they’re very dissatisfied with it. Same with the availability
of quiet working spaces. There’s not enough. Professor Jeremy Marson
isolates three types of work, which are “collaborative”, and that’s fine in open plan offices. That works perfectly well. “Concentration” is different. Concentration requires
a space that’s like a library, where the rule is
“Shh, we’re working here. No talking.” And there’s a third type of working
as well as concentration, which is “contemplation”. That may be
that you want to rest, you need to recharge from work, or you’re thinking
great strategic thoughts. We need more of a zen,
chill out space for that kind of working. Different sorts of work,
different sorts of workspace, and different sorts of sound. If you think about an open plan office, then you can have an office
that’s too quiet, and you can have
an office that’s too loud. They’re both pretty unproductive. If I’m in an office with, say, ten people, and it’s pin-quiet, really silent, and I have a phone call, that’s quite intimidating, isn’t it? I don’t feel comfortable.
Everybody’s listening to me. And, at the same time, I am degrading all of their productivity. Ten people, all at once,
having their 1 of 1.6 taken up with me. That’s a terrible effect on
the productivity of the whole office. On the other hand, in offices too loud, well, the health effects
of working in loud spaces are well known. Long term, it’s stress, anxiety,
potentially depression, all sorts of negative health effects which will kick on into absenteeism,
staff turnover, low morale, and it also has been shown
to make people less helpful and sociable at work,
if the noise level is too high. So you don’t want it at either end, you want to be somewhere
in the middle there. I would say roughly 45-55 decibels. If you’re too quiet, you would have
to install some masking sound, if you’re too loud, you would have
to maybe put up some sound absorption. The masking sound that tends
to be used is normally like this, this is pink noise.
(Pink Noise) I’m not a big fan of pink noise,
it’s an artificial sound and I think it takes effort
not to listen to this. So why not mix in
some natural sound in there? Or, even better, just use natural sound.
(Birds, Water Flowing) We’re comfortable with this,
we’re used to working with this, it doesn’t disturb us,
and it can be very good for masking. If you can’t get away from the noise, then there’s an app
that we created some time ago. It’s free, it’s called “Study”.
(Mellow Chiming) You can use it in headphones,
and you can mask out the noise of a noisy office around you, by wearing headphones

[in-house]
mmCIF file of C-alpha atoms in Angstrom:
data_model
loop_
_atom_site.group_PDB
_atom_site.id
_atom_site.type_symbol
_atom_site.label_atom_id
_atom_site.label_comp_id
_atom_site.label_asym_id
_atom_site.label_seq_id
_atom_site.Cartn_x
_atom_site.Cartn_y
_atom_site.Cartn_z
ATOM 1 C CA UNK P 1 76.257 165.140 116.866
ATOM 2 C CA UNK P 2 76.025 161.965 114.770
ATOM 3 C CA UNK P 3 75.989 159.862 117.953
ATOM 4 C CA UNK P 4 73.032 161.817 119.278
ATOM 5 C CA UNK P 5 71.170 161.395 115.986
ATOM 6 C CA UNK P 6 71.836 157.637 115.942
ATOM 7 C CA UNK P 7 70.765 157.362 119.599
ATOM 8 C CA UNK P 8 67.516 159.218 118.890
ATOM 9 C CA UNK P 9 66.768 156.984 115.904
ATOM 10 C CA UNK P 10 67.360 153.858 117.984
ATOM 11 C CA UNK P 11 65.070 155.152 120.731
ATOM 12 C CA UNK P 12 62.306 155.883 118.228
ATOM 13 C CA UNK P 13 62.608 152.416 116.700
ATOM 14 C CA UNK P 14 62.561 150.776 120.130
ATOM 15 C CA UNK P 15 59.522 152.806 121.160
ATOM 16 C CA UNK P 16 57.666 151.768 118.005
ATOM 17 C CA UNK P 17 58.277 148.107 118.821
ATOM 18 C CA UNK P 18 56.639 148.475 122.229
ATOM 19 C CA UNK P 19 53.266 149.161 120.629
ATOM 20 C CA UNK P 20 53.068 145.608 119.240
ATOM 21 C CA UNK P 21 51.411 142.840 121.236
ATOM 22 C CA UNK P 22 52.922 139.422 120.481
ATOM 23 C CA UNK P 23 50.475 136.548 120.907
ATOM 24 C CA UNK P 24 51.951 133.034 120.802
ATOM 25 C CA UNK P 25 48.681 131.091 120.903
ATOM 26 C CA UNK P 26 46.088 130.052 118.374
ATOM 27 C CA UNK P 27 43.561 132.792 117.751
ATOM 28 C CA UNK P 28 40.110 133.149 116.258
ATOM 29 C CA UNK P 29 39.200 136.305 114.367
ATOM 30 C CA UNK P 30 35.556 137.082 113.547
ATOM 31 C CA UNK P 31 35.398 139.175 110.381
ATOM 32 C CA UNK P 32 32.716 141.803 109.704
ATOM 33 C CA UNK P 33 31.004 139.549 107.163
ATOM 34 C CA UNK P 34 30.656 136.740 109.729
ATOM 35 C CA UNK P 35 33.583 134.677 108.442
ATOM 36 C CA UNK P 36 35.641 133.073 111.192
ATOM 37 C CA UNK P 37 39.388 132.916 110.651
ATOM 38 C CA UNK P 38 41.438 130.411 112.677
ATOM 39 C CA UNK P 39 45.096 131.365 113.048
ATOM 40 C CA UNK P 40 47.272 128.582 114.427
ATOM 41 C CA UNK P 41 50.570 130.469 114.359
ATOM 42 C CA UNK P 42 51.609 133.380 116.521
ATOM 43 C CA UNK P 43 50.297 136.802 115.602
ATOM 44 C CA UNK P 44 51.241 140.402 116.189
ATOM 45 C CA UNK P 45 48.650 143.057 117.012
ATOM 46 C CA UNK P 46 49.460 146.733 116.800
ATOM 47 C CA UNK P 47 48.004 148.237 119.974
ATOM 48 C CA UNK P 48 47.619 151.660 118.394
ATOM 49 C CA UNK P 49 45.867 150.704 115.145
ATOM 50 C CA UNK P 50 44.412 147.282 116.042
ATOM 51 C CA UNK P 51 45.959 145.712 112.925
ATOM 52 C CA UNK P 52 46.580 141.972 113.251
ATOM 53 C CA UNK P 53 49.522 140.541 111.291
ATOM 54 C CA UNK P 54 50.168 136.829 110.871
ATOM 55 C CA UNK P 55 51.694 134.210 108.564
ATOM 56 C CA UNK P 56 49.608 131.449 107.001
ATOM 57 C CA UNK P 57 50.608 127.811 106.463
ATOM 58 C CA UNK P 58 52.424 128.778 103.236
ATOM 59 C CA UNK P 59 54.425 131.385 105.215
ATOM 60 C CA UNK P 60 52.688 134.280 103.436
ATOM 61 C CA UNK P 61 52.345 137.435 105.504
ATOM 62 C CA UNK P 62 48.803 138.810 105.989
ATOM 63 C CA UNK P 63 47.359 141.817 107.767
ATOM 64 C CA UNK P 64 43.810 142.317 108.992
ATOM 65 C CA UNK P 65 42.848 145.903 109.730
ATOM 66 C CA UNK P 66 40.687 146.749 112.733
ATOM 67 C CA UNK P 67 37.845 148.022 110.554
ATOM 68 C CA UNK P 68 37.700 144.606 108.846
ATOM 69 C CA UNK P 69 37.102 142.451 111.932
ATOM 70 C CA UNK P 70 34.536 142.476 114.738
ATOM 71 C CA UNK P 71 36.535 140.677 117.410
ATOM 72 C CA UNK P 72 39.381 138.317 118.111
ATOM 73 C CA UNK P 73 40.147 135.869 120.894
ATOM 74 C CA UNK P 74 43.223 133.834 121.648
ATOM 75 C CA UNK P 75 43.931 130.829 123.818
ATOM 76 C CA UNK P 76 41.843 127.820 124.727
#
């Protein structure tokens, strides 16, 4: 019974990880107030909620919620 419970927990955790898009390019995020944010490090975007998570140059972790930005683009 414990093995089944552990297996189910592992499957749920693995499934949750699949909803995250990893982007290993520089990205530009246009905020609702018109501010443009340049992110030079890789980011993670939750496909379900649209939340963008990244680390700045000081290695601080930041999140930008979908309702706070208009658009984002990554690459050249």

and playing that app, so you can get that on the usual places. Let me just give you
two of the most common errors I also find in modern offices,
apart from open-plan everywhere, which is, I hope we now agree,
not a good thing. The first, meeting rooms. Meeting rooms like this. All hard surfaces, square box. Can you imagine what four people
in this space sound like, or trying to have a conference
on that little device on the table, It’s not going to work very well. Meeting rooms are often
just not fit for purpose, because they sound terrible. Secondly, we have rest spaces
or recharge spaces that really don’t recharge. This was a canteen space
in a company recently that we audited. It’s all glass, wood,
hard, cutlery, crockery, radio coming from
loud speakers in the ceiling, really quite loud, and the TV on. No wonder she’s not looking too happy. I wouldn’t be looking too happy
in that space either. That’s not a restful space. So, this is a conversation about
designing not just appearance, which is what we always tend to do, but designing experience,
in all five senses. This is important, because
we are making people at work stressed, tired, ill and unproductive with the sound around them. Now if you want a tip
to go back to your office and design good sound,
just think of four things: the base block is acoustics. You may have to put some damping up
to make the rooms quieter. Second, you have noise,
maybe heating, ventilation, air conditioning, fans,
fridges, buzzes, clangs, anything around that’s raising
the noise floor, try to reduce that. If you’re going to put masking sound in,
you’ll need a sound system. Please make it a good one. We often find sound being played
through emergency systems that just were not designed for it. And, finally, content, and we’ve talked
about how that can be productive, and helpful and healthy. So, just three things
I’d like to suggest that you do: this is an idea worth spreading, with three actions
worth spreading as well. First of all, go forth and listen. Go into your office,
close your eyes, listen, and ask: “Is this the most productive sound
we could be making?” Secondly, design with sound. Any of you who are designers,
hey, here’s a new thing to play with. It’s fantastic to design soundscapes, just as we design with light,
colour and shape and so on. And thirdly, if you’re in a space
that is not fit for purpose, please complain. If you don’t say anything,
nobody will know. You don’t have to get angry,
just go and say: “This space is not working.” Ladies and gentlemen, I hope
I’ve been able to enroll you in the idea that good sound
is important at work. Good sound creates people
who are happier, it creates people who are healthier,
and they’re more productive. So it’s also good business. And I hope that is reason enough to install good sound in all our offices. Thank you very much. (Applause)